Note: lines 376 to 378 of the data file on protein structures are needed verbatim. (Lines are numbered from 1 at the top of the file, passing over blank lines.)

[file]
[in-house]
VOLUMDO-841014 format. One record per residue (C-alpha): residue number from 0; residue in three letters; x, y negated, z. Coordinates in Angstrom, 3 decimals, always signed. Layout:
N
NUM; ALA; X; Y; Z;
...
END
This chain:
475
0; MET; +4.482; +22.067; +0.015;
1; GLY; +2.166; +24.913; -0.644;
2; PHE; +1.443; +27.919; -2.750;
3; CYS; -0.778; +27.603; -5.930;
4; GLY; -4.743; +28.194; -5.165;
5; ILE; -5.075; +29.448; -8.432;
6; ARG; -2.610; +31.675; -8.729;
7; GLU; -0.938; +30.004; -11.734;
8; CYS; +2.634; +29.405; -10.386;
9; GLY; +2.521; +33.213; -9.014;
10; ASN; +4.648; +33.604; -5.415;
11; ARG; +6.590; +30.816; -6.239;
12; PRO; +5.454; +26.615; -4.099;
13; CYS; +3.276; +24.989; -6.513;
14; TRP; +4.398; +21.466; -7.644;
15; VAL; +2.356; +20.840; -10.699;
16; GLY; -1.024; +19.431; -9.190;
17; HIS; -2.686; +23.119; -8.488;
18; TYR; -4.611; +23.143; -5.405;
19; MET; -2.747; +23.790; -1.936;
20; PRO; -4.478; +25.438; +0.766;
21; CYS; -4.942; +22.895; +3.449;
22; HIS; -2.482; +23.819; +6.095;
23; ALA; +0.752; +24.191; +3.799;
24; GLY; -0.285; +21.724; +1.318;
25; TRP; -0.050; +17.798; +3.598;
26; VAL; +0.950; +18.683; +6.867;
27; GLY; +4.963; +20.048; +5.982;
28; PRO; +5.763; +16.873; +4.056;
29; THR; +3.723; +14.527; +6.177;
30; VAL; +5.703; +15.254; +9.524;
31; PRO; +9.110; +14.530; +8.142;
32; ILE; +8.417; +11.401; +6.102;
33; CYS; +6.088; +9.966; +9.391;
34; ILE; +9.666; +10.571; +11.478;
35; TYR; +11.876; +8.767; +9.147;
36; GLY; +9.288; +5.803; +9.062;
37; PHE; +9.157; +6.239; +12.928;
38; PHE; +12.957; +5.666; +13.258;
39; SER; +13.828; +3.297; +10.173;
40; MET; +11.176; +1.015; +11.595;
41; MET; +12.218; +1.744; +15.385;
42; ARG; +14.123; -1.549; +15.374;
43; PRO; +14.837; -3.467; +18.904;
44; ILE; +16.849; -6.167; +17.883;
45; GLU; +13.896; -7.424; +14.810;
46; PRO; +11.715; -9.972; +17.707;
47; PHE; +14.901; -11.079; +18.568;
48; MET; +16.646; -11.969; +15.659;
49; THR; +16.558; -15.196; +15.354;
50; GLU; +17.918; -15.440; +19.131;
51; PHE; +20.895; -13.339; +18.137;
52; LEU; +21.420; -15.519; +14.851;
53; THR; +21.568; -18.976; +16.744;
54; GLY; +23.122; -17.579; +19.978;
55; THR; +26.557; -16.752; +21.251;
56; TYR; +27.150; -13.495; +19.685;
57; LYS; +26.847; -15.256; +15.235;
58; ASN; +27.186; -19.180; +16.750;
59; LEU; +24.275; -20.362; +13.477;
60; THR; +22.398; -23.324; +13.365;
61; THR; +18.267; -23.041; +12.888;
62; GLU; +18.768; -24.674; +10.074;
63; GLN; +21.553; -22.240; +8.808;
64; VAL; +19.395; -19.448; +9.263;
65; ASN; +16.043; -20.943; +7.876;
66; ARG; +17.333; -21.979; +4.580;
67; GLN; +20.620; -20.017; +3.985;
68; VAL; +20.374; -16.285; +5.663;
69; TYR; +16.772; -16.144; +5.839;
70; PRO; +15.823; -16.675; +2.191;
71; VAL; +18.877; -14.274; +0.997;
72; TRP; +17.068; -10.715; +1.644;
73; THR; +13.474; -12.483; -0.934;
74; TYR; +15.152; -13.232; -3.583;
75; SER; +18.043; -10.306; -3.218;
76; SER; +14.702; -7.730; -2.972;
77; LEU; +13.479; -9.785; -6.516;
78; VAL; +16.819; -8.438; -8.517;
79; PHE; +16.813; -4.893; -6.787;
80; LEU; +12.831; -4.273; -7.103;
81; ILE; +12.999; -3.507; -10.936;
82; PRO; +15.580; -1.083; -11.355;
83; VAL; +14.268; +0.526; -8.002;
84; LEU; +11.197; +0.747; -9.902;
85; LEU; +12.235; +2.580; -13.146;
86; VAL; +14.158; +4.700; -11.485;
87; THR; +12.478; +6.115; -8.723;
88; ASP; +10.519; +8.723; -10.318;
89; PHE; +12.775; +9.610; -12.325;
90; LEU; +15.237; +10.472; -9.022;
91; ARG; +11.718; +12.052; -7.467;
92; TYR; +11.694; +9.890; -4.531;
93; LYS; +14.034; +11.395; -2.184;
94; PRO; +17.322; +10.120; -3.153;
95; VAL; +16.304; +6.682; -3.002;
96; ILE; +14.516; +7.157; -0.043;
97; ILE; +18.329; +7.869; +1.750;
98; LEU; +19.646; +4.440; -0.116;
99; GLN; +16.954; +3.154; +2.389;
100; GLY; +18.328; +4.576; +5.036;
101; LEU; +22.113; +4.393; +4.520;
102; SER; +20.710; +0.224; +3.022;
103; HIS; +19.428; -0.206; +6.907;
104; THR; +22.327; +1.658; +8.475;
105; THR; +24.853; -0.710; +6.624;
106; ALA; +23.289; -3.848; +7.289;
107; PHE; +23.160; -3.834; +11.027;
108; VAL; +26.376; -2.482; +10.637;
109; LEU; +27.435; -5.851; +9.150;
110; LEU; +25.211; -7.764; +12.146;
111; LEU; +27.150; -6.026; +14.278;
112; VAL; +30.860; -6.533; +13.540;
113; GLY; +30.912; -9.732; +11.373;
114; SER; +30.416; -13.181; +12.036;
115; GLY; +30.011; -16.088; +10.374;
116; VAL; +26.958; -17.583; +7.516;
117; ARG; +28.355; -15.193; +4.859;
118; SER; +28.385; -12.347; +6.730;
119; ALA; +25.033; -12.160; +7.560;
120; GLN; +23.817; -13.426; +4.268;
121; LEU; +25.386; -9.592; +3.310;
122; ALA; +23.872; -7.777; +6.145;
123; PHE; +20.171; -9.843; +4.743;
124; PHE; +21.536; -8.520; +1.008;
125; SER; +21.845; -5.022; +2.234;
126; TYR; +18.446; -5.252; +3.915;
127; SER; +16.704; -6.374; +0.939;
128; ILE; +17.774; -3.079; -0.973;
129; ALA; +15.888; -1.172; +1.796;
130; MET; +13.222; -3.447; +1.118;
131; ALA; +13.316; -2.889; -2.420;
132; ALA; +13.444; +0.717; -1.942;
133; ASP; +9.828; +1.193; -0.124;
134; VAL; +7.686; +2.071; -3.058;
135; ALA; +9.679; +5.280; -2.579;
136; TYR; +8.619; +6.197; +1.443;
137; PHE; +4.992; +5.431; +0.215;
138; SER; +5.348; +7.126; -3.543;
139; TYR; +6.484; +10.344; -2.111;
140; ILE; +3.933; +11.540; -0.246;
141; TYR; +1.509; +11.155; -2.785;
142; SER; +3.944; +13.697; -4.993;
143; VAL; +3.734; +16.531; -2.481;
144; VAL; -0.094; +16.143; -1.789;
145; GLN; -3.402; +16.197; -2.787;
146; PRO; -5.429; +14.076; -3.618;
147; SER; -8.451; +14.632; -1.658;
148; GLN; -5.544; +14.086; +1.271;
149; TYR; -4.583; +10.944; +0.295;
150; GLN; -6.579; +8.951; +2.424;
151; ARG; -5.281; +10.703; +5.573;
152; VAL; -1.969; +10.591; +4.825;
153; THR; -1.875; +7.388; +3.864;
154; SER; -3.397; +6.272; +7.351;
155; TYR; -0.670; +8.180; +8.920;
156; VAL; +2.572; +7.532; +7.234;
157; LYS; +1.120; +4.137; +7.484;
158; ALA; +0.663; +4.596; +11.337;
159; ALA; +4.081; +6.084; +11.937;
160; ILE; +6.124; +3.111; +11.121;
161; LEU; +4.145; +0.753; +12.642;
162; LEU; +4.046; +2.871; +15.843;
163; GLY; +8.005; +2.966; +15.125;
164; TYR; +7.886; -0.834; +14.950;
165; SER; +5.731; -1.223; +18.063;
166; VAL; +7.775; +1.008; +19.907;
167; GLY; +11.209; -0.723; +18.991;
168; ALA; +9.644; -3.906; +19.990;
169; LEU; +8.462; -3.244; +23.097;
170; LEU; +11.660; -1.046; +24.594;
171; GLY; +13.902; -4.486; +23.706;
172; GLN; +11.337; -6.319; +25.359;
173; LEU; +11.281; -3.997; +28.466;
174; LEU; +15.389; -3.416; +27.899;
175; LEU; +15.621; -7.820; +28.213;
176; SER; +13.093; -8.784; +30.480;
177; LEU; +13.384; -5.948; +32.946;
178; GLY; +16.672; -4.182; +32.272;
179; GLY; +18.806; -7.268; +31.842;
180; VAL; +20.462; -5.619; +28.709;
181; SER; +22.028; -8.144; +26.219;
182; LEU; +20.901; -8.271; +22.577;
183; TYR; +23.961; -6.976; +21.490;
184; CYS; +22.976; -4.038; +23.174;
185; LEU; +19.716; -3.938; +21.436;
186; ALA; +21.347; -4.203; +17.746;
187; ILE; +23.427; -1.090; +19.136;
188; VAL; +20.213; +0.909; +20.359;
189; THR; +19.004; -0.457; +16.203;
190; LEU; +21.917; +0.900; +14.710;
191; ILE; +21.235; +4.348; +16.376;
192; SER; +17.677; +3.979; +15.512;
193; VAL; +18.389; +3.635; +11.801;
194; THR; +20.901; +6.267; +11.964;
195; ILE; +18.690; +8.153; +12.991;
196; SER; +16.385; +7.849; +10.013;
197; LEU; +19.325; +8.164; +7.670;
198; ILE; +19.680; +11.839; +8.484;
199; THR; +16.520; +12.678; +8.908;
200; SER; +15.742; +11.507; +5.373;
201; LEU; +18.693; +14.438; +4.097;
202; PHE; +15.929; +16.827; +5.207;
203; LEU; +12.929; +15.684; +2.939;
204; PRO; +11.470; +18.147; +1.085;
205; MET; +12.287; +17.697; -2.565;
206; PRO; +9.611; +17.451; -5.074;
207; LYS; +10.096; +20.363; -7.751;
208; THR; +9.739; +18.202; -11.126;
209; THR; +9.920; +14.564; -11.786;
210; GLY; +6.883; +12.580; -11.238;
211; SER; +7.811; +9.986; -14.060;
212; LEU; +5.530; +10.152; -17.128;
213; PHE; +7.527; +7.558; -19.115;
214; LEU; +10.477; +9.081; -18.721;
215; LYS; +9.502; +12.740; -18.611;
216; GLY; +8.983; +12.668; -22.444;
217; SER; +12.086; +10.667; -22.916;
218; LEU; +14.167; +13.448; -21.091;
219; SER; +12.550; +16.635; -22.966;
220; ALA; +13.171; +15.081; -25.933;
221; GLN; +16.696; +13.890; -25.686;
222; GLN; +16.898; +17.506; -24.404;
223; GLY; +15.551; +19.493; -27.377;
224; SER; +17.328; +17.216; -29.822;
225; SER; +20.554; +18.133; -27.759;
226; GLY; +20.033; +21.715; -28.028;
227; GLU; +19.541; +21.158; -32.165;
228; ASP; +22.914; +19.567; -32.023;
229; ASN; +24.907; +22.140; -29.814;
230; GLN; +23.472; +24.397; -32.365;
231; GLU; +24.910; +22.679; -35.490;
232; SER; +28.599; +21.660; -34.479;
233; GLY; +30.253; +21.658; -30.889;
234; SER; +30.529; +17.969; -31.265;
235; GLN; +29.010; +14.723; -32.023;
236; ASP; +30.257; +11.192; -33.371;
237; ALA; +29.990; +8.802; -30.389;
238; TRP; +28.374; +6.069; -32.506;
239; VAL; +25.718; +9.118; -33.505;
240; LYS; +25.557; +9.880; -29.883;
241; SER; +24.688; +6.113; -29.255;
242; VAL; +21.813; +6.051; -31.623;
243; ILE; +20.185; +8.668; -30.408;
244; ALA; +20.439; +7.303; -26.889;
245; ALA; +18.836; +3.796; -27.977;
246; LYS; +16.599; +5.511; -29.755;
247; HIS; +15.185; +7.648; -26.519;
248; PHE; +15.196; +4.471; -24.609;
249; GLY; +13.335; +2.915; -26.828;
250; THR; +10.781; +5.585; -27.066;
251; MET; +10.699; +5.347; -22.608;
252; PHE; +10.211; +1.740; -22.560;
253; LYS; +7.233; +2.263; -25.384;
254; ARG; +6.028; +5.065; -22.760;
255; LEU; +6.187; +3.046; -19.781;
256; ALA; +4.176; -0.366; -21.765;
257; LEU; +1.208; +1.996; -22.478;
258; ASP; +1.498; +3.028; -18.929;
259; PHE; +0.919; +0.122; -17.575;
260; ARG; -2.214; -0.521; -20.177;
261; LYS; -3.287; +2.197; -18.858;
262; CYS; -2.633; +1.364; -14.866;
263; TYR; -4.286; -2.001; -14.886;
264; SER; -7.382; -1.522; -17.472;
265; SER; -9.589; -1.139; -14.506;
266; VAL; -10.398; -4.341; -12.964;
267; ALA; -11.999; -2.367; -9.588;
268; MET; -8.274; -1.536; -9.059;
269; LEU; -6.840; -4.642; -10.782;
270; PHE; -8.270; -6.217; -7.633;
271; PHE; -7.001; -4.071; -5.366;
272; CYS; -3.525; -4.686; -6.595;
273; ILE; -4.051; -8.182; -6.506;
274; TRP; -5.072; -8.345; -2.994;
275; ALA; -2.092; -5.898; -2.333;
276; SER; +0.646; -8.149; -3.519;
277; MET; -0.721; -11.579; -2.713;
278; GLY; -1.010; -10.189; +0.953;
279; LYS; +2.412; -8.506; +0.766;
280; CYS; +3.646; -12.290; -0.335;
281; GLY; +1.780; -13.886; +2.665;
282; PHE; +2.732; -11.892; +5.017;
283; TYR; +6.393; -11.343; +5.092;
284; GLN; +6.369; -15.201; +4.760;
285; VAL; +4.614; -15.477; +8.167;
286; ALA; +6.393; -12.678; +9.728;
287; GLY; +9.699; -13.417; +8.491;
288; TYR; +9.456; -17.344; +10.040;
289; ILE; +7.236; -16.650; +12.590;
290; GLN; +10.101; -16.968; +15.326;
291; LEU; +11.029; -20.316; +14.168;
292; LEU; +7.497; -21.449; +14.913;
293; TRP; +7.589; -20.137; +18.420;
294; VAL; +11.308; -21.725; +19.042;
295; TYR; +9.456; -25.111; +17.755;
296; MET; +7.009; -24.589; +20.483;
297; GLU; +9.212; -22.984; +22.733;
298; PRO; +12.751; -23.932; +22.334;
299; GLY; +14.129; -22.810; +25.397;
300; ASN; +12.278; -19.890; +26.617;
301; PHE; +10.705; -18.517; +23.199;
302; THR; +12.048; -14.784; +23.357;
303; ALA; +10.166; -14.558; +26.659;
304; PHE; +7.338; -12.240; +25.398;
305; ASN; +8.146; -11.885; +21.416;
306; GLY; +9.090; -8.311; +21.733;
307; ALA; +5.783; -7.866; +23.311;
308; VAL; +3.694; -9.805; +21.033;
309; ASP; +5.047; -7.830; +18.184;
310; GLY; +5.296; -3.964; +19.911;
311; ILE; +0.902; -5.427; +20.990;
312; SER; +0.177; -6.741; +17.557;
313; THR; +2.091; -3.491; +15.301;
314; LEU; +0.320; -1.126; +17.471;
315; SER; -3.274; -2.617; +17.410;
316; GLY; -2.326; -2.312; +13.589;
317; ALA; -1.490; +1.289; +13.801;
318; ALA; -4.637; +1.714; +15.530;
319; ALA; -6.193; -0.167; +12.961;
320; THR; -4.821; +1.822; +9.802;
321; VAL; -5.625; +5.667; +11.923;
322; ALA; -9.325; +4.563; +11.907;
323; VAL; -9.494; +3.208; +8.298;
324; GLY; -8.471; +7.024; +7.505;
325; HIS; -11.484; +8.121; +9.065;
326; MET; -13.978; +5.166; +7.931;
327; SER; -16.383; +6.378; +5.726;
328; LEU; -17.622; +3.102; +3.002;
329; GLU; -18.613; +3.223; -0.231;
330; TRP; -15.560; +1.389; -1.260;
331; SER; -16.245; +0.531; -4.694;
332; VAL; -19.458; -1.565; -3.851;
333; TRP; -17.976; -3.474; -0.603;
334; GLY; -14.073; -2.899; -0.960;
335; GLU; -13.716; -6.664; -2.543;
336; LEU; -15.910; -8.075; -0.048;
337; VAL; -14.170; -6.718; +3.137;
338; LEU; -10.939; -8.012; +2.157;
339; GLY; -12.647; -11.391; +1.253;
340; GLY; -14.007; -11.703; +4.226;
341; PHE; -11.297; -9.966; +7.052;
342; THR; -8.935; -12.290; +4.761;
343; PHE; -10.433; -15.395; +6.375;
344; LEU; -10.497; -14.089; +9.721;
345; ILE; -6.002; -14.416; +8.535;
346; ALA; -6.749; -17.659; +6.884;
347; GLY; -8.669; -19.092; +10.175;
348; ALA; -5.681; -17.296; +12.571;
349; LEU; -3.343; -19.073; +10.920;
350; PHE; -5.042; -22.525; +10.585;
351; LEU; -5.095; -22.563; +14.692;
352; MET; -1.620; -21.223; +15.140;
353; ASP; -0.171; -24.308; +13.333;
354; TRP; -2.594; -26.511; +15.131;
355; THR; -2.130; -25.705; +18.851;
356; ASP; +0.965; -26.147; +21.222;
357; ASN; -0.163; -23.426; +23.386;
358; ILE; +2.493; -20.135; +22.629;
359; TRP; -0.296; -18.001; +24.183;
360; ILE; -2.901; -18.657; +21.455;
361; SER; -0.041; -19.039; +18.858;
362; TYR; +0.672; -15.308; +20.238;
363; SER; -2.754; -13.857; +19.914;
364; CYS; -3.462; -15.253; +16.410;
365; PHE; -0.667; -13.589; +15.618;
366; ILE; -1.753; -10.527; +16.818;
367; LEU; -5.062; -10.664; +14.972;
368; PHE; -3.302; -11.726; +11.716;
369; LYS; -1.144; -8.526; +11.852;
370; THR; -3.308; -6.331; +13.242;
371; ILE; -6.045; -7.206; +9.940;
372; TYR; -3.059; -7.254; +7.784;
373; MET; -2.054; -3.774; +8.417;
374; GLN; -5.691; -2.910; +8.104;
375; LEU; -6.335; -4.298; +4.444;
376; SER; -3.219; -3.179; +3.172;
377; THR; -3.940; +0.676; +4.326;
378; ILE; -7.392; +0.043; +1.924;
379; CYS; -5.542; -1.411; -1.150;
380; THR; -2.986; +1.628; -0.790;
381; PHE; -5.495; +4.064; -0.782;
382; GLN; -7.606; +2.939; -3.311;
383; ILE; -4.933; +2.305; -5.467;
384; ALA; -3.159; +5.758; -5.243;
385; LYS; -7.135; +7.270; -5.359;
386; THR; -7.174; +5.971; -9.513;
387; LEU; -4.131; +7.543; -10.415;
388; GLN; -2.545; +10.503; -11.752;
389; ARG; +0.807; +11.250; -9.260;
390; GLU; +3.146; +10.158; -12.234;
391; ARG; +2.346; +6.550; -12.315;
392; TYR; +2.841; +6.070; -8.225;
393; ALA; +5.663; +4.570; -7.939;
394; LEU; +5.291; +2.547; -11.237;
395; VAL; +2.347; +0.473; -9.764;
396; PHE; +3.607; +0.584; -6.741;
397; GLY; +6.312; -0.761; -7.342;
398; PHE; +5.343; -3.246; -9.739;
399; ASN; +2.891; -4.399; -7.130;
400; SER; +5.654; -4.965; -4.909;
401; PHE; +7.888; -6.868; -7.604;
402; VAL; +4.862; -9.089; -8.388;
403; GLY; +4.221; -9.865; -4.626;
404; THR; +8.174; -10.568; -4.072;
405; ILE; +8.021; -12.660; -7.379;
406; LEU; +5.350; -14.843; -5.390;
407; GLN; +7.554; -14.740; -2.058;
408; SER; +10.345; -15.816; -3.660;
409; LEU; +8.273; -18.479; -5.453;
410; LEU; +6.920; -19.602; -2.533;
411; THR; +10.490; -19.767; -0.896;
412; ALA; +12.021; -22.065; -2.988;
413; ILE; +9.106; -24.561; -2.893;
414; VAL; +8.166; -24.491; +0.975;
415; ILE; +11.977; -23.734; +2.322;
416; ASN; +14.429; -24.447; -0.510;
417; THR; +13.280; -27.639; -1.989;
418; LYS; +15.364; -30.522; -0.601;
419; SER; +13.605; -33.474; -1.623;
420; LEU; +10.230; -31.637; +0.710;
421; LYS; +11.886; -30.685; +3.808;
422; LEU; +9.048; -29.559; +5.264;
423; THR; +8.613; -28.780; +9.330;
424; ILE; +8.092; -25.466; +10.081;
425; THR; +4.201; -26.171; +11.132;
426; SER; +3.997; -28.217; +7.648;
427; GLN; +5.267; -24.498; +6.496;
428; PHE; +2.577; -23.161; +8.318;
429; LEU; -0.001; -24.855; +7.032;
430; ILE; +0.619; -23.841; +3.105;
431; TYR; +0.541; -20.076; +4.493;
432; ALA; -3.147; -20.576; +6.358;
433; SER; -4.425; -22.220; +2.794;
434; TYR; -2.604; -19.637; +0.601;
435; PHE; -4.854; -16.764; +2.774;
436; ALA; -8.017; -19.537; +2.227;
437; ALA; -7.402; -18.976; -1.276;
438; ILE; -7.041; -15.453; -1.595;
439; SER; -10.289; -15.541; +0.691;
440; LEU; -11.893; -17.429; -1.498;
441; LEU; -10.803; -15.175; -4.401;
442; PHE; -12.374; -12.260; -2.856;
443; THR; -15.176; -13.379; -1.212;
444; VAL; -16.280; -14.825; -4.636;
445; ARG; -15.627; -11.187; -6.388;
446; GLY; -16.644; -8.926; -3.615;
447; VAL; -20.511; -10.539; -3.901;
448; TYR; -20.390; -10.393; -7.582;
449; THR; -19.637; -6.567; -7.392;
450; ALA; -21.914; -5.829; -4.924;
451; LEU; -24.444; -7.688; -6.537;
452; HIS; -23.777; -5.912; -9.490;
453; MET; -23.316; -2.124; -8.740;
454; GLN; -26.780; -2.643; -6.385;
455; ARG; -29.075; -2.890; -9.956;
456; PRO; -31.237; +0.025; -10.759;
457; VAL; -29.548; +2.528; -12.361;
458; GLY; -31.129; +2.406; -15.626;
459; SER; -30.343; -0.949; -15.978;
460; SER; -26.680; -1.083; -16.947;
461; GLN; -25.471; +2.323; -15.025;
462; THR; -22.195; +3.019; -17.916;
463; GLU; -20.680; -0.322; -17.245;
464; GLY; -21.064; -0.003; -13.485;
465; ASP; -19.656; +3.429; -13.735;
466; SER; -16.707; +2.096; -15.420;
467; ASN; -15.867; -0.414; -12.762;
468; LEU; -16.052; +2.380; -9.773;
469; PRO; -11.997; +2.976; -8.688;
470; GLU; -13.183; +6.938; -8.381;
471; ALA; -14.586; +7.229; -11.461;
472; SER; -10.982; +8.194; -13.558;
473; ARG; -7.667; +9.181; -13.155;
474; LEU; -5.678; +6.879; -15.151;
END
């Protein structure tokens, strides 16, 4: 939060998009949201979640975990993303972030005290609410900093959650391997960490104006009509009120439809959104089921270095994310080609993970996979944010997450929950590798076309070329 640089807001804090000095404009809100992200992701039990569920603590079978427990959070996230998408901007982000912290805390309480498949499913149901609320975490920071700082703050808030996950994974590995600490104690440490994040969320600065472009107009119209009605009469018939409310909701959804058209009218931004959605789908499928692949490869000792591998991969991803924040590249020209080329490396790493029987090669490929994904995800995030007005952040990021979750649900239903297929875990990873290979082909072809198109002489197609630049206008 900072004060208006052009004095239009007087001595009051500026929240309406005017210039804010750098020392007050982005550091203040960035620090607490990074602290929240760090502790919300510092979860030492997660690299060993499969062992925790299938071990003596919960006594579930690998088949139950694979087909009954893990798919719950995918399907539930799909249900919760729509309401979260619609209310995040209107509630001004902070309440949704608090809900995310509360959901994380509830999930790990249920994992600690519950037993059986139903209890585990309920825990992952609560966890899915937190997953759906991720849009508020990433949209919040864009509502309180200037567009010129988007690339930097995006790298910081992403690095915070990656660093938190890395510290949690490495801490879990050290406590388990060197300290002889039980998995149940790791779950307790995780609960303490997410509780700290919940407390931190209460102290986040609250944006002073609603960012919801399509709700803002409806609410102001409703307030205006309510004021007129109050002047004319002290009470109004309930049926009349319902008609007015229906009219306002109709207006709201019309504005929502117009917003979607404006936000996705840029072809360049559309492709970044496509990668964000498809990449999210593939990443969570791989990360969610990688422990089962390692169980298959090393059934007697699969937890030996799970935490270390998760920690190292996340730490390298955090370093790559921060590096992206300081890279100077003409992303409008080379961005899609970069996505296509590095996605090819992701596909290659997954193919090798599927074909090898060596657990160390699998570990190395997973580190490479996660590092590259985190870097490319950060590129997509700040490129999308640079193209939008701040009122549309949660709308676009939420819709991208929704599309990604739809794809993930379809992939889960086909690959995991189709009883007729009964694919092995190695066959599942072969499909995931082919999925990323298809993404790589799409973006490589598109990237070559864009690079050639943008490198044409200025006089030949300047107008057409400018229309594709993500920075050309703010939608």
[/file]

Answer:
367; LEU; -5.062; -10.664; +14.972;
368; PHE; -3.302; -11.726; +11.716;
369; LYS; -1.144; -8.526; +11.852;